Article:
I started this project on Super Bowl Sunday. I'm pretty sure I've made it about twice, once you consider the amount of frogging and restitching I did. The whole thing is done in half double crochet, which always gives me fits along the edges. I literally counted every single stitch for a loooong time to make sure nothing was getting wonky. I finally found my rhythm, running a marker over each row on the page as I finished. I must have been cock-eyed at one point as I goofed up what is essentially highlighting, and had to rip out a third of what I had done. And then I did it again a little later, but not quite so drastically. I spent a few evenings overall not even stitching, but just comparing my chart to my blanket to find where I went wrong, and then wrapping my yarn up to go at it again. Considering that this blanket is a great couch throw size, and the amount of redoing I had to do, it actually came together quite fast. I finished it up this weekend, gave it a wash and dry, and now it's ready to be used. So it figures the weather turned and it finally feels like spring around here.
I've never made an afghan like this before, so carrying the yarn in such a way to make it almost invisible from the front was a learning experience. When it's all laid out you can see a little bit of where I carried it, but when I researched how to do this a lot of the examples I saw had the same thing going on so I figure it must be an occupational hazard. I really truly don't care, as I'm pleased as punch that the Nittany Lion came out looking like it was supposed to.
I guess it doesn't matter where you start an afghan like this, but I started at the bottom. The letters are pretty blocky and close together, so it was good practice for minding the yarn.
Doing an entire afghan in HDC was quite tedious, and I might have lost my mind were it not for the logo breaking up the monotony. I really like the texture that results from it. I don't know how I used to make all my afghans in one color (I feared weaving in too many ends so I avoided color changes). When I think back so many of them were just one solid color--I don't know if I could do that anymore for anything beyond a baby blanket sized project. I almost look forward to the color changes to see how they all play together.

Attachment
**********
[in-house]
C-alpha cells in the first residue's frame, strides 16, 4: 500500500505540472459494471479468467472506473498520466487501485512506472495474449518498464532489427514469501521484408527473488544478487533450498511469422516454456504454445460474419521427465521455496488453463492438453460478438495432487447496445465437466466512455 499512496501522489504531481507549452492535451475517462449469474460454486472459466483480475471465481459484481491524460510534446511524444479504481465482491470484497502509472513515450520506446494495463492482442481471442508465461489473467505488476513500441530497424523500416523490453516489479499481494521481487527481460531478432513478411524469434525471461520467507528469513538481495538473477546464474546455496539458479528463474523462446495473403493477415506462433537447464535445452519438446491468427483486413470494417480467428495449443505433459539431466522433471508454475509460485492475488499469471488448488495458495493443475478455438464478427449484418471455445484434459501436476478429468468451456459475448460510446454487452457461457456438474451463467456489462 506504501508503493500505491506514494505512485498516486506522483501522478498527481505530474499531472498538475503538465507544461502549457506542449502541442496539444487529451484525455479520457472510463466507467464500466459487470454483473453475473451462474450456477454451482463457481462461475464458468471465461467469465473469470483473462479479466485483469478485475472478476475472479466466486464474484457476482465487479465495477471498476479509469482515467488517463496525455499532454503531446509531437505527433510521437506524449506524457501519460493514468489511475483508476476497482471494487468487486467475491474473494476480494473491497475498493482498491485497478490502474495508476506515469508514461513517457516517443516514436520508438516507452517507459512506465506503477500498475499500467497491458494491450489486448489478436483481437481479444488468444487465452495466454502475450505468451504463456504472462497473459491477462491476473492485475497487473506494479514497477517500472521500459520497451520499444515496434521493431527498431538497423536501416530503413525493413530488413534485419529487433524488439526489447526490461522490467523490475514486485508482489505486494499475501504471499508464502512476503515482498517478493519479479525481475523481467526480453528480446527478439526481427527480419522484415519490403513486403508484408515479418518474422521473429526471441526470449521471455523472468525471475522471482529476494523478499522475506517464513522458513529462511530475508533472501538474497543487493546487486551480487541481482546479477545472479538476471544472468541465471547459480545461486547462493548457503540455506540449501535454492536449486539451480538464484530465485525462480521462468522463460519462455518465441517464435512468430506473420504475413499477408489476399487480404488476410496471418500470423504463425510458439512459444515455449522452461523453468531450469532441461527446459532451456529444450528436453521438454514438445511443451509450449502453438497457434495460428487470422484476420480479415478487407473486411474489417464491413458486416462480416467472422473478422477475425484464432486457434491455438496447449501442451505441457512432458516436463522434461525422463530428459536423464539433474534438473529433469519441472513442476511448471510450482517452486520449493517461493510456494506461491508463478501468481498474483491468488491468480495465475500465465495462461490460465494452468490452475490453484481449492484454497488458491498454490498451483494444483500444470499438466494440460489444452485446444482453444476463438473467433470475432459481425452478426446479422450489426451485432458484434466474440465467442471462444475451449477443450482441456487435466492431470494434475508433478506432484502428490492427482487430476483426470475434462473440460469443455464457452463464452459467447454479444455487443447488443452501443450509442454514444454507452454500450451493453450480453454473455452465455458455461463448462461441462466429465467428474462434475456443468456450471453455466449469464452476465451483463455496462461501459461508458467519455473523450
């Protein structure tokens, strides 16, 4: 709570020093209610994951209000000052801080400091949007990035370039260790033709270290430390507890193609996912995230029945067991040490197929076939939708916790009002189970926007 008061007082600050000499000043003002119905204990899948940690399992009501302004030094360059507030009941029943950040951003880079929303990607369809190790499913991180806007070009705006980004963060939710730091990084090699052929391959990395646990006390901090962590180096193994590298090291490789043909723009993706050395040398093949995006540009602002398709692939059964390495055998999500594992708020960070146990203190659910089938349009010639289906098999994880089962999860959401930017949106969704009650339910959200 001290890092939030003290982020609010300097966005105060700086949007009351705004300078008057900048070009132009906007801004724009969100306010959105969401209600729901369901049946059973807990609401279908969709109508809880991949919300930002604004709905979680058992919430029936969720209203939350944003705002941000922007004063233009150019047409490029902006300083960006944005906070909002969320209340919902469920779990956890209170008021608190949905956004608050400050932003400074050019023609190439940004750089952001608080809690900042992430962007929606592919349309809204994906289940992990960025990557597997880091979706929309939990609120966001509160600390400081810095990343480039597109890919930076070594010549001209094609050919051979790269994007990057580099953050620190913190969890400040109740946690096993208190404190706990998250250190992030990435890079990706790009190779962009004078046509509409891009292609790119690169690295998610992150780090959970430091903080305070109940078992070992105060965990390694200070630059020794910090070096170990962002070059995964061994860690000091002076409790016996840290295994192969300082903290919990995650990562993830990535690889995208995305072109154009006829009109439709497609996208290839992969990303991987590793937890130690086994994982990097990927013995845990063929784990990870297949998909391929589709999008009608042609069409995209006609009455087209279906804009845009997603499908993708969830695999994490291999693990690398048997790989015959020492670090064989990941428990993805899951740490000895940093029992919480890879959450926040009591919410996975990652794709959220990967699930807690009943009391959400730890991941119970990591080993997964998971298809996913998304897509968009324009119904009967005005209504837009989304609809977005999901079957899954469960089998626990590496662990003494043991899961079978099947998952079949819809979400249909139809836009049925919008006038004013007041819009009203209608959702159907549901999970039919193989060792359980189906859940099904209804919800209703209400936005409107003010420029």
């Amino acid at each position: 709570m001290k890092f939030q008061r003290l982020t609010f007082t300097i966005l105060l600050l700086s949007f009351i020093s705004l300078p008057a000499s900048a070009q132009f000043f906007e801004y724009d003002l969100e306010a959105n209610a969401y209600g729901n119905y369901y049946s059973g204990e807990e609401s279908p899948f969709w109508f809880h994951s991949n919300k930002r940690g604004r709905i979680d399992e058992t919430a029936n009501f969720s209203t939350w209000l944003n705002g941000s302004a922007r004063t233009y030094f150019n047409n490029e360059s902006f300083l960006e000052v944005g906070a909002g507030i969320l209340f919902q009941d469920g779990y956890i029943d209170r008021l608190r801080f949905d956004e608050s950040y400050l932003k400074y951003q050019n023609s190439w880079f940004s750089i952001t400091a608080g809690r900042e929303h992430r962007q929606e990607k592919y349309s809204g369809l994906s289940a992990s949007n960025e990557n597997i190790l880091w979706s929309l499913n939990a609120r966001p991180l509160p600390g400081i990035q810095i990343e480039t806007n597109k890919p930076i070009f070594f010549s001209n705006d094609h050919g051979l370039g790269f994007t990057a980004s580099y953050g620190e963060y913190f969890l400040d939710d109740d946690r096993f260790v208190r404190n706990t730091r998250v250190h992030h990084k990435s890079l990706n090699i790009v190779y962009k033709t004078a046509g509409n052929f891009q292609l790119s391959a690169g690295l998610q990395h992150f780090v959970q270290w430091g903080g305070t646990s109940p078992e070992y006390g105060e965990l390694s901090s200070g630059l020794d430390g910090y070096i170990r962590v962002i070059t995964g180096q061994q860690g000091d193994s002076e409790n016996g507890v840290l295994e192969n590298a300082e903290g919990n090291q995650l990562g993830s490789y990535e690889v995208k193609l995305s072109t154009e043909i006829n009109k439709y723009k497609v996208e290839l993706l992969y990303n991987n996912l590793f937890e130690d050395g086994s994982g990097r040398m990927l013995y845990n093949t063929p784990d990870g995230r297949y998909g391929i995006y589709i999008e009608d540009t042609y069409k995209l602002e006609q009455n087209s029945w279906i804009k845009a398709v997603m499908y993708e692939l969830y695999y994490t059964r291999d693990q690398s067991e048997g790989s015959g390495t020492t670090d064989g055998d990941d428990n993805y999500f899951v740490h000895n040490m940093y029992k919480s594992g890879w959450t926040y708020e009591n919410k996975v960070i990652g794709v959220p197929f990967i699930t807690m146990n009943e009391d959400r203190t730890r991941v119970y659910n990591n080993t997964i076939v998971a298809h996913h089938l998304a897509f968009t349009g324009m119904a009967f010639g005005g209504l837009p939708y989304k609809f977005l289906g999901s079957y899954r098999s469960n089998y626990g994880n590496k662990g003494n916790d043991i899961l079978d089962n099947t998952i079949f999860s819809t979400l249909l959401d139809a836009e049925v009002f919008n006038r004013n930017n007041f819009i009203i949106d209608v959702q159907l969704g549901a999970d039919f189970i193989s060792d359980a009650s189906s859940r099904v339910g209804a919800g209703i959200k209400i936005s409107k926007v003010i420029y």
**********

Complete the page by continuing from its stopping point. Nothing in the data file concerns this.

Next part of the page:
I put one row of single crochet all the way around to neaten the edges and finish it off. My fingers were SORE trying to work that hook into my stitches on the sides. I wished and hoped the whole time that I wasn't creating ruffles or pulling too tight. But everything came out nice and smooth.
Due to this not being the most relaxing project, tension got the better of me, and the sides are a little wavy. But I don't care. Who lays an afghan out on the floor nice and flat and keeps it that way? No one. Around here they're folded or rumpled, on the couch or recliner, usually with someone snuggled under one. As long it fulfills the purpose of a blanket, I don't give much of a hoot about imperfect edges.
So you wanna see the whole thing, then?
I used plain old Red Heart yarn in soft navy and white (I didn't think navy would be so hard to photograph consistently, as it shows a little different in some pictures, but it is indeed navy). I ran into an interesting thing. Most of my yarn was similar enough, but one of my skeins of blue (and I bought the jumbo size) was weird. The yarn felt very thin, almost like a sport weight. When I bought more to compare them it was interesting to see the difference. I've never encountered that before within the same brand, but it's something I'll be keeping in mind in the future.
This was probably one of the more difficult things I've ever made. Which should make up for the fact that it's only the third thing I've ever made for my dad. This should count for fifty things, at least.
Linking up here:
Saturdays: Show and Tell Saturdays